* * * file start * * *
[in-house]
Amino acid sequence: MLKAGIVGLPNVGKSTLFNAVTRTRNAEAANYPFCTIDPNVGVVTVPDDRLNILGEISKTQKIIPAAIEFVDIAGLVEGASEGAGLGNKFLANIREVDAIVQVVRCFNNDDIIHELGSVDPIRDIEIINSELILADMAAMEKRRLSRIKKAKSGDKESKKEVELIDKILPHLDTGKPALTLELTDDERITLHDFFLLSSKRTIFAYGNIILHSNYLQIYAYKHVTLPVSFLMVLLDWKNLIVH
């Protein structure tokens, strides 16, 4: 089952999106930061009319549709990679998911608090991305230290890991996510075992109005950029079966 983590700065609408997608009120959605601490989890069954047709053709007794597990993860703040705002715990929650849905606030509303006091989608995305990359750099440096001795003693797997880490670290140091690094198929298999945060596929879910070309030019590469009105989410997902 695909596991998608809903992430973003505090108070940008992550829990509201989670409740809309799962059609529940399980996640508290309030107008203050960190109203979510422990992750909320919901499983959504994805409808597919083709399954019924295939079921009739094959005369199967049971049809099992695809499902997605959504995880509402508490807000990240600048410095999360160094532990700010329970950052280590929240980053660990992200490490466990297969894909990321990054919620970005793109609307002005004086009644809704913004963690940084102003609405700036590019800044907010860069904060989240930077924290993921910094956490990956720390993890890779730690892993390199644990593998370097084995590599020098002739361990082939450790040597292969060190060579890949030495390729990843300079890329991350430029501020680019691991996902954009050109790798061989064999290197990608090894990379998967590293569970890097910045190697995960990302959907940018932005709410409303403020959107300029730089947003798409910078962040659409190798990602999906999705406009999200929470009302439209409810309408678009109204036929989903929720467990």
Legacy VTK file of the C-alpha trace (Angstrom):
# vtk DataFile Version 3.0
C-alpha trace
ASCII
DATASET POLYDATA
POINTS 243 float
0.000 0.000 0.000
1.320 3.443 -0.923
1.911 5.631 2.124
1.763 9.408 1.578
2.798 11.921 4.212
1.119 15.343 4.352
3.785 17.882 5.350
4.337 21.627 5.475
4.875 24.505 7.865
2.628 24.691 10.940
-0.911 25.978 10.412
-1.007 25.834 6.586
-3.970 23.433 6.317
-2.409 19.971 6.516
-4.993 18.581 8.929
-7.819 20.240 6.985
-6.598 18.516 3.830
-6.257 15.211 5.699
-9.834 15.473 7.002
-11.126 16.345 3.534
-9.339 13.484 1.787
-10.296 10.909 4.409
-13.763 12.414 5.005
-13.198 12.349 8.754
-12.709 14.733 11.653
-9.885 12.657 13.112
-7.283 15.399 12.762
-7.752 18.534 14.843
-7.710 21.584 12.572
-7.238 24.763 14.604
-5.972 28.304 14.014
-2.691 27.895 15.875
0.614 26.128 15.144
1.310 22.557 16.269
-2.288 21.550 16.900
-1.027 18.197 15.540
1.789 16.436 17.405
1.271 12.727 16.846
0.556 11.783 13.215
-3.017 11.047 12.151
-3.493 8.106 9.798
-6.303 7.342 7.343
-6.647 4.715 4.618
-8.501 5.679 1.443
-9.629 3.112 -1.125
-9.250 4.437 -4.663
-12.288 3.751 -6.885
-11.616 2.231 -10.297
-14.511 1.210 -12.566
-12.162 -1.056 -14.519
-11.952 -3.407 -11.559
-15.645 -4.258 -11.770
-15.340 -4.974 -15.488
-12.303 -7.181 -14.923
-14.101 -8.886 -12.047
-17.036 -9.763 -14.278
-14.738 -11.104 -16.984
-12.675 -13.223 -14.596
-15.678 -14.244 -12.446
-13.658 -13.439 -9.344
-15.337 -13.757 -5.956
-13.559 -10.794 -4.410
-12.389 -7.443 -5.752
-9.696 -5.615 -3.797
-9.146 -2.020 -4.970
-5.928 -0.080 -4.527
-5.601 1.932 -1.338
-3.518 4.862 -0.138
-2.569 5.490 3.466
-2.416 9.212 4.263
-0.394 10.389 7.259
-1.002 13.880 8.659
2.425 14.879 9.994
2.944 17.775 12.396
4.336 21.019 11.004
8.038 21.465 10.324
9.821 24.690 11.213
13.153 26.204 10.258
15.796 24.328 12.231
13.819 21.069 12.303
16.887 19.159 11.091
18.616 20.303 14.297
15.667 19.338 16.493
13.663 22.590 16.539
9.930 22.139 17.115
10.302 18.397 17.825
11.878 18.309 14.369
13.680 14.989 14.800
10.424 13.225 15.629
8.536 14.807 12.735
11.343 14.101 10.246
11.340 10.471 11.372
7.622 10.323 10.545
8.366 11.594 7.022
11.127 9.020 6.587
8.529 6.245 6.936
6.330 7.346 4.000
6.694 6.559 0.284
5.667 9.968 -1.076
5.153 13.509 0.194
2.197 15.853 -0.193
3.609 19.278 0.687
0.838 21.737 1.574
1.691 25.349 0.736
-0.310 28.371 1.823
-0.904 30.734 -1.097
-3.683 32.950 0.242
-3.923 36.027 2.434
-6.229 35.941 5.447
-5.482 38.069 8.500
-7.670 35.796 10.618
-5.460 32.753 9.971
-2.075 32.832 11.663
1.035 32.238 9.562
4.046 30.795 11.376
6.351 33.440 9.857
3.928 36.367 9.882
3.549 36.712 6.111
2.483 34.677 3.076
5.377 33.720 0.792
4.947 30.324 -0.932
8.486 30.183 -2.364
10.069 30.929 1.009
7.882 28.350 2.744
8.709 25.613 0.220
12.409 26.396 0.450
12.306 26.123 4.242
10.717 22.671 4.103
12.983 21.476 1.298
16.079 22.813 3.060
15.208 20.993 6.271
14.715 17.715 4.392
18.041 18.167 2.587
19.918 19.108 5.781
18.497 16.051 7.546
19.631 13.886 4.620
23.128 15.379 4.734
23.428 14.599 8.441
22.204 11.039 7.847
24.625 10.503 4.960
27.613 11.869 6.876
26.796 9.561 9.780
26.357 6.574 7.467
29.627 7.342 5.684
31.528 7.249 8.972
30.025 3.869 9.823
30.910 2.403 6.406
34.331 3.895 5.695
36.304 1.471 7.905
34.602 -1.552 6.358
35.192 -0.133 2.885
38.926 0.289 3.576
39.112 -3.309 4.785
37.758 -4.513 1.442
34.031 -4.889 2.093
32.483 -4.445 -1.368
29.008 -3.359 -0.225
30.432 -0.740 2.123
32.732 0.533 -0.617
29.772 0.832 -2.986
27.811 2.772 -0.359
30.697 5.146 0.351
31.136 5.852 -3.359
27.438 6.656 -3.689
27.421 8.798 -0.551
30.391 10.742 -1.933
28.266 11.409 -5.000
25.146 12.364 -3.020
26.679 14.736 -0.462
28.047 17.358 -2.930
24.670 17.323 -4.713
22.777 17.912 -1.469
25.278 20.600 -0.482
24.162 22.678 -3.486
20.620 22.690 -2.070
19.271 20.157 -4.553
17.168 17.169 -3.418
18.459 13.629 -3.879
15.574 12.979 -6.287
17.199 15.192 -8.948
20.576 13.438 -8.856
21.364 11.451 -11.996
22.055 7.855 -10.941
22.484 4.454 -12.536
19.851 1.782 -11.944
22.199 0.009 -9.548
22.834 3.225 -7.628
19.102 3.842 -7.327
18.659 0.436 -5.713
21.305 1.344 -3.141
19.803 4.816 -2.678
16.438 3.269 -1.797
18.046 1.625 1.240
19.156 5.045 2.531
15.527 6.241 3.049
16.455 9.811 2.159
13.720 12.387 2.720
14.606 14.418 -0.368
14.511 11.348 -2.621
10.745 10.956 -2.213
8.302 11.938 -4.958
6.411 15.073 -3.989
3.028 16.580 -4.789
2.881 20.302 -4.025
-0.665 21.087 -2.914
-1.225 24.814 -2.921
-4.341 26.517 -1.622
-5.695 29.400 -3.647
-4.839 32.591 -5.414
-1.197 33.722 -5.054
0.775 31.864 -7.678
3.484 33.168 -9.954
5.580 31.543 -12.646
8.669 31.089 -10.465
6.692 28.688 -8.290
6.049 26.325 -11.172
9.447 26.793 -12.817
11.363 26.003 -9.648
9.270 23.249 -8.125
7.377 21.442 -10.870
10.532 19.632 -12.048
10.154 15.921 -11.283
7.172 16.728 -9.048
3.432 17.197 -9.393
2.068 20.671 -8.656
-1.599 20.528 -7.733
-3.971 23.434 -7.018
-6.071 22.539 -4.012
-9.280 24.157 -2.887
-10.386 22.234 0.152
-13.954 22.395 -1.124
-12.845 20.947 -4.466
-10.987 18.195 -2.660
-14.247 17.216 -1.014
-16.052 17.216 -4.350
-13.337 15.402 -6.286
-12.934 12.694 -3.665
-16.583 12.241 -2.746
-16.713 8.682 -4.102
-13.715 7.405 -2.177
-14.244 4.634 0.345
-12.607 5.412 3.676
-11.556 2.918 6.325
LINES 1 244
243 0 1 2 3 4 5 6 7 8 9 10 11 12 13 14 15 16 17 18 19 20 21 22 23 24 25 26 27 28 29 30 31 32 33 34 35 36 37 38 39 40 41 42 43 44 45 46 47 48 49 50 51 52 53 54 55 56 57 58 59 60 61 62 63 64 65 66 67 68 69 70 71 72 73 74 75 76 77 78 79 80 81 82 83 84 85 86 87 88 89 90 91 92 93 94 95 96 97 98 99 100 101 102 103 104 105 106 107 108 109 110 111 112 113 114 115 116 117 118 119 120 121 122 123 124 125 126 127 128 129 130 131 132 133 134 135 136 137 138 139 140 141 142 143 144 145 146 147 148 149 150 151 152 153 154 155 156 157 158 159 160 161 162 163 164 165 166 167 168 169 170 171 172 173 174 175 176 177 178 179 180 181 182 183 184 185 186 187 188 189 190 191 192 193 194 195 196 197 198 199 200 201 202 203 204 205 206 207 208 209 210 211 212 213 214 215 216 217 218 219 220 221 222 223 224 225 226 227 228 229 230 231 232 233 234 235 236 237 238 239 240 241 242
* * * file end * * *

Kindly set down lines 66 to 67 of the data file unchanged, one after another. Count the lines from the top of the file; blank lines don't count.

-14.738 -11.104 -16.984
-12.675 -13.223 -14.596